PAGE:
CARSON CITY — A bill that requires school districts statewide to offer dual credit courses to high school students so they can simultaneously pursue higher education degrees and certifications was signed into law Wednesday by Gov. Brian Sandoval.
Sandoval signed Senate Bill 19 at Western Nevada College in the capital, where 89 high school students graduated on Monday through the college’s dual credit initiative called the “Jump Start” program.
The program allows students to take college courses while in high school and apply them to the credits needed for high school graduation.
Sandoval said the program is a role model for all school districts to emulate. The bill requires such programs to be made available to all high school students through cooperative agreements with their local colleges and universities. The public schools budget includes $2 million for the program, which is offered on high school campuses.
“This is something we need and had to do,” Sandoval told the students, staff, lawmakers and others present for the signing ceremony.
He signed the bill in one of the classrooms where students learn to manipulate robotic machines as part of their training.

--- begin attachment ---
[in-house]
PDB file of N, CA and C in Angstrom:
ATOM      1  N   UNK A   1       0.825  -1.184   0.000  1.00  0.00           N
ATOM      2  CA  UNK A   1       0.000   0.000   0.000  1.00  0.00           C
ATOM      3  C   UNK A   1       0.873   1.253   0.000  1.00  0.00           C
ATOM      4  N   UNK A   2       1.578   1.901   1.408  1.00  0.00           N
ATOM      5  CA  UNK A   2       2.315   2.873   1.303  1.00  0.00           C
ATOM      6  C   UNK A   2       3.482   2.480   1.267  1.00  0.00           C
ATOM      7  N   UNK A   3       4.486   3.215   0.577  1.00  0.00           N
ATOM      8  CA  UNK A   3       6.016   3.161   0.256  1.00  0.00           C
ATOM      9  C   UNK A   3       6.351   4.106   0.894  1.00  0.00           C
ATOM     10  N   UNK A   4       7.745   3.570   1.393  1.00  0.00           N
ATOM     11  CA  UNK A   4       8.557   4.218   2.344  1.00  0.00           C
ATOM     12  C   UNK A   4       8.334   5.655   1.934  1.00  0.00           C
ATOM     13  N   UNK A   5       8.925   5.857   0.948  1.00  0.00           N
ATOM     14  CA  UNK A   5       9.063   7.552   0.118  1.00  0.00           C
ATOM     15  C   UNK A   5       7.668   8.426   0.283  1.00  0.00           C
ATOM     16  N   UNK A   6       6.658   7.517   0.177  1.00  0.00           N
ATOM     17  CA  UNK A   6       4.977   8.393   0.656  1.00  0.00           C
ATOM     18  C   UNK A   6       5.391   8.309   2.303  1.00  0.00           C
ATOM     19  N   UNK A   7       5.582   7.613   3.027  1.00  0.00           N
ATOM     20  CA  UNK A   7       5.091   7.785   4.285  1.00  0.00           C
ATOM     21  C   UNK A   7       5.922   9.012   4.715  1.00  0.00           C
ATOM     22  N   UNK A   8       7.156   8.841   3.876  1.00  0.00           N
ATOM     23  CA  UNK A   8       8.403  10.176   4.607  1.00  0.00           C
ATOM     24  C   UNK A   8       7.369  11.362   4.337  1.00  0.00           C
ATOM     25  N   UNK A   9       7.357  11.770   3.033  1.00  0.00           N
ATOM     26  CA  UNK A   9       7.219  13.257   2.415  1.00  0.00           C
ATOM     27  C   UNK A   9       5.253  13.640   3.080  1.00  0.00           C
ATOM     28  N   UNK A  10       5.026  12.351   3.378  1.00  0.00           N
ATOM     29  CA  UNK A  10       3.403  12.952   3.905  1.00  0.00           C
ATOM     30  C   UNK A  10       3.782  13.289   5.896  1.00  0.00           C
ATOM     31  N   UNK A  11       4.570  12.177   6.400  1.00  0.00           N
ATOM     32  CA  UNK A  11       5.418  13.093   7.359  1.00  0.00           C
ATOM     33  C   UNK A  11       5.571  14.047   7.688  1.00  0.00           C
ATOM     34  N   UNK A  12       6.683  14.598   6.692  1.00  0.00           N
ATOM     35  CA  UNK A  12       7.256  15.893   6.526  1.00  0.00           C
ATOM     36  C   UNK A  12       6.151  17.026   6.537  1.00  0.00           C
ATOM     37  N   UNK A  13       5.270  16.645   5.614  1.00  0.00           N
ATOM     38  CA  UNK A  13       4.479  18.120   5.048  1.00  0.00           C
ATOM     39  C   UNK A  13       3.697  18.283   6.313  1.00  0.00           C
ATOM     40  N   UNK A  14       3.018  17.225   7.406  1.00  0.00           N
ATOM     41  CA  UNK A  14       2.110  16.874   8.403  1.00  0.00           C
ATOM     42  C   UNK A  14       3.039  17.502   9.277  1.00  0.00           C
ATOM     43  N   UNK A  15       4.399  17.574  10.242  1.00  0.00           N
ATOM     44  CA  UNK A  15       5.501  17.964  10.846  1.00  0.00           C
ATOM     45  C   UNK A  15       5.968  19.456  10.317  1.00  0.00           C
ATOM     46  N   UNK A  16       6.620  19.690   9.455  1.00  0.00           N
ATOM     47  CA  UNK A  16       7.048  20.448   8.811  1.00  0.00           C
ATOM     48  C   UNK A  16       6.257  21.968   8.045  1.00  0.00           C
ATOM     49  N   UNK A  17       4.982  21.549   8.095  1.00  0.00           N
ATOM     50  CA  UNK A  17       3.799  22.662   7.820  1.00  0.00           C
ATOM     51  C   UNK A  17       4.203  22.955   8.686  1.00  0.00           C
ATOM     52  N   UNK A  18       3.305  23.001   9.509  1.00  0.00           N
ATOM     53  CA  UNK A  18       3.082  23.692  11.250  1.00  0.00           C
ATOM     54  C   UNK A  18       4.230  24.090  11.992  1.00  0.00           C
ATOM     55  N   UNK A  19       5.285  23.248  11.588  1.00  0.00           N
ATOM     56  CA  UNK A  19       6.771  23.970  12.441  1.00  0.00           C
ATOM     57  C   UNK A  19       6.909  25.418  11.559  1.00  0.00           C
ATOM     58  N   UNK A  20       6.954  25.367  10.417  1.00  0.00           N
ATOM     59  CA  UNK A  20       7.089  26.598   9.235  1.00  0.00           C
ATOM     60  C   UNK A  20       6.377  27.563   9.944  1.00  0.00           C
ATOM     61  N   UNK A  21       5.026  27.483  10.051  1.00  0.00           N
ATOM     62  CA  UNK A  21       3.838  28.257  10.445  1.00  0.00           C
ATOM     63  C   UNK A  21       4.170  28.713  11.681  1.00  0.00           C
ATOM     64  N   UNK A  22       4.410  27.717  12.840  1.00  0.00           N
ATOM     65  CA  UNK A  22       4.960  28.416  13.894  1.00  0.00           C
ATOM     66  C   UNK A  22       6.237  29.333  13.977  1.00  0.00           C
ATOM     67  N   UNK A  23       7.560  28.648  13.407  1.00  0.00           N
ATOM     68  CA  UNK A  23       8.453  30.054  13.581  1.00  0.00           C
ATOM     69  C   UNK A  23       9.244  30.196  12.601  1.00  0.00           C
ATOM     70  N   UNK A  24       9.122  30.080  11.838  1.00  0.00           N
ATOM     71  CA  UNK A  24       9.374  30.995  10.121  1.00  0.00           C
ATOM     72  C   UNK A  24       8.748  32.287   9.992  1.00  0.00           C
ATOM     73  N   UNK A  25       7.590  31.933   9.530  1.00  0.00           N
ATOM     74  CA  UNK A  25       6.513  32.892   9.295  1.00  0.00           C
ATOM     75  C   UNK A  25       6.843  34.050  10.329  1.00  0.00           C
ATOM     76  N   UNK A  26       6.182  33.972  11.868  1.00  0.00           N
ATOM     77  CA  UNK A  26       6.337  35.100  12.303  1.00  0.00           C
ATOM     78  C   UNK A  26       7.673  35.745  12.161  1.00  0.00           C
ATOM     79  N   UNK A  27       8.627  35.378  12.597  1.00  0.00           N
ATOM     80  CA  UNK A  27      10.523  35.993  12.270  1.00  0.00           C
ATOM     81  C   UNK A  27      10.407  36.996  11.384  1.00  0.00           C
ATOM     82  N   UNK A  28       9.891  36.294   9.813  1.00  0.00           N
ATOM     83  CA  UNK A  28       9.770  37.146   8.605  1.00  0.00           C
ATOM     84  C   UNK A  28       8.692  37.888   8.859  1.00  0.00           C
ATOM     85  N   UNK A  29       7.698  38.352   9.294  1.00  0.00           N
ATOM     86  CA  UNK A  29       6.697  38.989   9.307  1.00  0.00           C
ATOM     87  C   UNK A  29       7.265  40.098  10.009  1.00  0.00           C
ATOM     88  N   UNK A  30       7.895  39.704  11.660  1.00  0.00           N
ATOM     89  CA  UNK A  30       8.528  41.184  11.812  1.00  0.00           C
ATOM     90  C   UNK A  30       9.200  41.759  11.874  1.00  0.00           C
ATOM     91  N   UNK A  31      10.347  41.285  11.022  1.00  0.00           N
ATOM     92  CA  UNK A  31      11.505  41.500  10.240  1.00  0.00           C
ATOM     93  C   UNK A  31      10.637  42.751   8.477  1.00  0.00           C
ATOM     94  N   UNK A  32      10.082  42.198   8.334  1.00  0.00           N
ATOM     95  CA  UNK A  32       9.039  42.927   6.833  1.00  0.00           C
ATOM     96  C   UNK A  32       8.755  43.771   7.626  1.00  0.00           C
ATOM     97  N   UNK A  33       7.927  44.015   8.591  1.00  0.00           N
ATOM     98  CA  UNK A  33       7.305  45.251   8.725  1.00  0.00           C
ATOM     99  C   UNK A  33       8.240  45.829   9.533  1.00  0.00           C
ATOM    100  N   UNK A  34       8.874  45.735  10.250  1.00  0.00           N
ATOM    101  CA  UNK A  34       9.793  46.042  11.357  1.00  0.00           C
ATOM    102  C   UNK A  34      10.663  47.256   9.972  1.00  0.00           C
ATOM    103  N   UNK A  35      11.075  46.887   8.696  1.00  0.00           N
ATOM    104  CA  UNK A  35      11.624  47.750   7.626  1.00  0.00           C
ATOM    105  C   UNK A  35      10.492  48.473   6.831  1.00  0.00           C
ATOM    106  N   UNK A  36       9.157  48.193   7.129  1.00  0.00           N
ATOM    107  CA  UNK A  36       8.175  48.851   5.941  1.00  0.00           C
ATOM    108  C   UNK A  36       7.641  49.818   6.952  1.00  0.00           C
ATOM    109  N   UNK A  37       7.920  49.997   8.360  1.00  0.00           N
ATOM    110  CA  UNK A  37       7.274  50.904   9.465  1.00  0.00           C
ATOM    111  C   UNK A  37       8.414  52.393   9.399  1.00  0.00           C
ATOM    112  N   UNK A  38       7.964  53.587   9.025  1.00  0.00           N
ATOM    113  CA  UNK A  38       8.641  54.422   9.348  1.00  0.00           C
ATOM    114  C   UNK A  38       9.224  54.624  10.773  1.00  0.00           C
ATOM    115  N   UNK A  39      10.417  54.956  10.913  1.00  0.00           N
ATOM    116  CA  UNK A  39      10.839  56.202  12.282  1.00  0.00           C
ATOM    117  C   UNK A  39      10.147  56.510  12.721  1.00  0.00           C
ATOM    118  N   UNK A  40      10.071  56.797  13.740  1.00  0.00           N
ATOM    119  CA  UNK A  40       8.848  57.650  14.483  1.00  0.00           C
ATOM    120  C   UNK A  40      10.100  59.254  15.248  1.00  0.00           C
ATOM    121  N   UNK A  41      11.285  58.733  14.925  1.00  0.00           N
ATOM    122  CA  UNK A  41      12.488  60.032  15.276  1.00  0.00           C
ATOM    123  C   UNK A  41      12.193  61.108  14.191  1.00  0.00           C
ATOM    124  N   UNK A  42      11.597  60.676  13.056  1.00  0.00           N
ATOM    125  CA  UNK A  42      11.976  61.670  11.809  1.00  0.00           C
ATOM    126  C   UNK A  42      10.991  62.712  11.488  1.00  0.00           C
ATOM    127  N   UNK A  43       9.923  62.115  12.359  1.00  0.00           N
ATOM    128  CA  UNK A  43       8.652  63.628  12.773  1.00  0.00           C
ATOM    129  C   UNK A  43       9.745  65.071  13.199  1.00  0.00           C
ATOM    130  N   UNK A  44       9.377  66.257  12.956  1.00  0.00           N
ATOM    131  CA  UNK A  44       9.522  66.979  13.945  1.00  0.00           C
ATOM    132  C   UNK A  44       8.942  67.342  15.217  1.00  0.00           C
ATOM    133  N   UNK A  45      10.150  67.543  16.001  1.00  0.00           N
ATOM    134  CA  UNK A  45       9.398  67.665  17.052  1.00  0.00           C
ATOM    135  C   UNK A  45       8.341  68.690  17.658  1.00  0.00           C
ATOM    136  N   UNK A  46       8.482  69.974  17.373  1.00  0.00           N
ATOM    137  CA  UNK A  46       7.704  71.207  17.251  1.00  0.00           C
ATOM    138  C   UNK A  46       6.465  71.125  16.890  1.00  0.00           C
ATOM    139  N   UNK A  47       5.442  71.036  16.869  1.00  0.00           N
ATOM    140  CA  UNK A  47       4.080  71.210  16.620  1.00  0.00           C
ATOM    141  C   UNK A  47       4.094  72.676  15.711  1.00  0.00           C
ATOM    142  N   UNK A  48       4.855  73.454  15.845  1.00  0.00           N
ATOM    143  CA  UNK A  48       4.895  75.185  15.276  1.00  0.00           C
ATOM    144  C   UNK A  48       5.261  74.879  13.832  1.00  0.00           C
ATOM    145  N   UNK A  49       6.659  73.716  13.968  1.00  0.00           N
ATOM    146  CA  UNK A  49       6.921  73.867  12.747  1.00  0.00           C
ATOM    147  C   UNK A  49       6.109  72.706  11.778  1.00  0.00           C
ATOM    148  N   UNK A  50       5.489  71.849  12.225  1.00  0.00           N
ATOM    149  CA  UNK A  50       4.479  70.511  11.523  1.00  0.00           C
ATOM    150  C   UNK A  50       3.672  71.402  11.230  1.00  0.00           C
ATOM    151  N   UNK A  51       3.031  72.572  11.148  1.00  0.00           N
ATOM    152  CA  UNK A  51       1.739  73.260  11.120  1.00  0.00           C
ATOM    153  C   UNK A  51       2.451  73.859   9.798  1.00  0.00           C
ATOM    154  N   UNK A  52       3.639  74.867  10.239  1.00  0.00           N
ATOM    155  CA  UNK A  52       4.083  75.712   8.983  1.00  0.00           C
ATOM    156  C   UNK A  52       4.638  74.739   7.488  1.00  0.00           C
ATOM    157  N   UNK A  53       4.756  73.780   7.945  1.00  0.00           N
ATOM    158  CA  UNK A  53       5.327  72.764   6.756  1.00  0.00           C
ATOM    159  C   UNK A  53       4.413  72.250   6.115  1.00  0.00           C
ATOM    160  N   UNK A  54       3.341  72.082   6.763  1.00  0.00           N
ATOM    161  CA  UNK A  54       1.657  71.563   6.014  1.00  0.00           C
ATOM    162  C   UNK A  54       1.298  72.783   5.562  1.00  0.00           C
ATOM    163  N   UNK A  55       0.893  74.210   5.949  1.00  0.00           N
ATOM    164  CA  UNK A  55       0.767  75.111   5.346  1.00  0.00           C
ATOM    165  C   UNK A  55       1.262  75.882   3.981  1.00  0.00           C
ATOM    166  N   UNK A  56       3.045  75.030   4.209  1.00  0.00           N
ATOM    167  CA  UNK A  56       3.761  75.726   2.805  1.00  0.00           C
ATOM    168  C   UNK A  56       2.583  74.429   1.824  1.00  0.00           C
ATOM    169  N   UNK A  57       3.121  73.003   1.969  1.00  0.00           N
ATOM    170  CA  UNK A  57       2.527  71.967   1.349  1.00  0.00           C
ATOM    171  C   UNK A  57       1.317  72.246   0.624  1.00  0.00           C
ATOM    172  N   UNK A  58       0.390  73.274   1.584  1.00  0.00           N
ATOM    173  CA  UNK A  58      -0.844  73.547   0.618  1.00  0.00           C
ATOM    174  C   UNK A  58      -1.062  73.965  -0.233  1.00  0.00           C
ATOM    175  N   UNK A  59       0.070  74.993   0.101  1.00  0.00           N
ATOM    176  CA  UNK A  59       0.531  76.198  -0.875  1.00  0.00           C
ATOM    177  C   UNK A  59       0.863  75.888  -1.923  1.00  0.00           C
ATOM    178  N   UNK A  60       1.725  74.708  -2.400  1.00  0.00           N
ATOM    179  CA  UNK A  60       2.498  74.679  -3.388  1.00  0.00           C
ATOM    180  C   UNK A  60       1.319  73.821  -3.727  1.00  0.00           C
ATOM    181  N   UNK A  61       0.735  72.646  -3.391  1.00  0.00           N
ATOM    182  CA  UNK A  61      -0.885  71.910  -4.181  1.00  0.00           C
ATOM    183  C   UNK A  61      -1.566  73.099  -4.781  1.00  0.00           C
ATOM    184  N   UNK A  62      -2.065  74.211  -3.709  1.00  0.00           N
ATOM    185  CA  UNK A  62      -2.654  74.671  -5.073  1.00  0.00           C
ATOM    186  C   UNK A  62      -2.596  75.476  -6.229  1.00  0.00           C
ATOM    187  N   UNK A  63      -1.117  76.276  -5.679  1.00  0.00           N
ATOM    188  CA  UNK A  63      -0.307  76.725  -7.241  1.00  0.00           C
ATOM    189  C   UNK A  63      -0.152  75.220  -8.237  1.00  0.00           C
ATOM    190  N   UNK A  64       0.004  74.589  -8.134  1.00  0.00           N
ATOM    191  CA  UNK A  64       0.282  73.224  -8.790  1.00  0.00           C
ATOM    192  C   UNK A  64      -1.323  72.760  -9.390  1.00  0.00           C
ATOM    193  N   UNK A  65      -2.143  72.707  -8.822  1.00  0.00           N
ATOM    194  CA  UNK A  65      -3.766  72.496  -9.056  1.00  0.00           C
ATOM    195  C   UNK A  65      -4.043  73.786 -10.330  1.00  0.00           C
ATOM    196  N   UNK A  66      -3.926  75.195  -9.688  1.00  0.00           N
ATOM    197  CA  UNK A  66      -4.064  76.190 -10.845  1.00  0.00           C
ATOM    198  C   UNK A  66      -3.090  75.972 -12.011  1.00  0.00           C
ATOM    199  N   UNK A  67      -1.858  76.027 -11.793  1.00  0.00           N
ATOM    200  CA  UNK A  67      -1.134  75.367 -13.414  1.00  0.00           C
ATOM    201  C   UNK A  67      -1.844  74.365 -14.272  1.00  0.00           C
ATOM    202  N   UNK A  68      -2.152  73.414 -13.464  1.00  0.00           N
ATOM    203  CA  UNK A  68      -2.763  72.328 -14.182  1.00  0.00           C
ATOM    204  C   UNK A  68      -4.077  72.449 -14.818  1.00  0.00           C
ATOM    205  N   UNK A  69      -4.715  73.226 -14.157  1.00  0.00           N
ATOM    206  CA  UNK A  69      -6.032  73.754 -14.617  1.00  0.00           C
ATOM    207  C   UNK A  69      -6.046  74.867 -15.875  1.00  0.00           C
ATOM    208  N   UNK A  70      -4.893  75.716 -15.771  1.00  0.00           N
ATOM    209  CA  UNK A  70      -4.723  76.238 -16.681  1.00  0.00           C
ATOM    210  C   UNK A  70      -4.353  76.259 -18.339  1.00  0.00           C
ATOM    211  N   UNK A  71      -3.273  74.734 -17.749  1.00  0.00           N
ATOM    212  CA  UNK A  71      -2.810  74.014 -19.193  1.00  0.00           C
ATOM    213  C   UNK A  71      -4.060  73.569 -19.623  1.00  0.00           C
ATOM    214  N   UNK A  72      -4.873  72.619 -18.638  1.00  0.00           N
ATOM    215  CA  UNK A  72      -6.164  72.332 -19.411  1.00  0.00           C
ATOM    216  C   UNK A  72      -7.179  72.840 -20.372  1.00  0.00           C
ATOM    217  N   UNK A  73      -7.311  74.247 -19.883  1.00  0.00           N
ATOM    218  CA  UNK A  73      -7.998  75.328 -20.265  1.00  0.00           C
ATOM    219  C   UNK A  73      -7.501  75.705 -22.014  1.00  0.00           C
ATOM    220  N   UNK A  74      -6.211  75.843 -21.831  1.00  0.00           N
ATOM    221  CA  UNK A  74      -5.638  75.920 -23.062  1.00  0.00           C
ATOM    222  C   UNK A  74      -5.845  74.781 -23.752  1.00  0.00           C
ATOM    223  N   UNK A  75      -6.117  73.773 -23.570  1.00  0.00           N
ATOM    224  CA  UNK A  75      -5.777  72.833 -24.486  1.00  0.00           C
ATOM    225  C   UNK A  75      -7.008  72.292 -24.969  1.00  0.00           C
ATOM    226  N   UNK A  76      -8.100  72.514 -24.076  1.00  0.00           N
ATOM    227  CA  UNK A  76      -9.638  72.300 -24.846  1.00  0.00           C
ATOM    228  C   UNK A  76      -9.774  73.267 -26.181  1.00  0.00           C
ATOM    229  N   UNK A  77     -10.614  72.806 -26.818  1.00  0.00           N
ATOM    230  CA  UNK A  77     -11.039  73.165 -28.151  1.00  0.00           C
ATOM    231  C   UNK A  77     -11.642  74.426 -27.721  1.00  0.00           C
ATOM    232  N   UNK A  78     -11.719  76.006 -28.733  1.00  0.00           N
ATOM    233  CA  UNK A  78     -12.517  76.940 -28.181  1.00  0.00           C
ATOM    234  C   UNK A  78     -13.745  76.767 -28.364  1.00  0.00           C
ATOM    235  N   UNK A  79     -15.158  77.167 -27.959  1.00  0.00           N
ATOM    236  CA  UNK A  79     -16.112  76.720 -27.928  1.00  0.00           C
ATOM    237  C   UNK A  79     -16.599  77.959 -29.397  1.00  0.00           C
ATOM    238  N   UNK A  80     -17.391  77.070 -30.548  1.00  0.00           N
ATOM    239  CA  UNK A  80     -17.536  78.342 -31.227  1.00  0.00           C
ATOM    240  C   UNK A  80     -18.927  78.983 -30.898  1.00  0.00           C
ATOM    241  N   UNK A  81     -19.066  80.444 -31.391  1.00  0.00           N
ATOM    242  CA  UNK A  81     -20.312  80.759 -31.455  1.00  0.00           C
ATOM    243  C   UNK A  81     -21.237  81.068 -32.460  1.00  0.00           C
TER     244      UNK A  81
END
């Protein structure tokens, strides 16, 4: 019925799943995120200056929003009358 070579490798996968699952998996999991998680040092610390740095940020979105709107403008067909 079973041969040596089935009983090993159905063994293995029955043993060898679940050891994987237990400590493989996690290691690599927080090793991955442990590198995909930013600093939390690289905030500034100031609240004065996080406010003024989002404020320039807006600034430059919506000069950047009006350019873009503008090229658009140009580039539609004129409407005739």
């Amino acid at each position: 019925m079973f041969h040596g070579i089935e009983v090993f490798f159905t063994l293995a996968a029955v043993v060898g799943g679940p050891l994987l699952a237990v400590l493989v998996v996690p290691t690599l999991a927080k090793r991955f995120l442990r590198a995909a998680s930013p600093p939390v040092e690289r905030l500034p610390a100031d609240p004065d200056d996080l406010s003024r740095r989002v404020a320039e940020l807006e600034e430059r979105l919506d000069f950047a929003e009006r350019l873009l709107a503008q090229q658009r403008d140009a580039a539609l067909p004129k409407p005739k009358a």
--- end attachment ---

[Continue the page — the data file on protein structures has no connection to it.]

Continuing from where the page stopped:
Thirteen of the students who participated in the Western Nevada program were from Clark County.
Getting Nevada’s high school students into training that will help fill the need for a highly skilled workforce with the many new companies to state state is crucial to its economic growth and diversification efforts, Sandoval said.
Victims bill signed
Sandoval also signed into law a bill that extends the statute of limitations so victims of child sexual abuse have more time to sue perpetrators for civil damages.
Assembly Bill 145 extends the statute of limitations from 10 years to 20 years. The clock on the statute of limitations starts after a victim turns 18 or discovers an injury was caused by the abuse, whichever comes later.
The bill signing was attended by victims advocates, the sponsor, Assemblywoman Lisa Krasner, R-Reno, and prominent civil rights attorney Gloria Allred.
The law will help victims, Sandoval said, noting the length it often takes for them to come forward after the crime.
“It’s really going to go a long way to protect them because a lot of times it takes many, many years,” he said, adding that victims deserve their day in court.
Krasner thanked Allred and her legislative colleagues, who passed the bill unanimously in both chambers. The law puts the civil statute of limitations in line with the existing statute of limitations for prosecutors to seek criminal charges, Krasner said.
“Adult survivors of child sexual abuse will have a longer period of time as a result of this new law in which to file a civil lawsuit against the sexual predator who inflicted harm upon them,” Allred said.
The law also allows victims to enter into a confidential settlements with perpetrators, not just publicly filed lawsuits.
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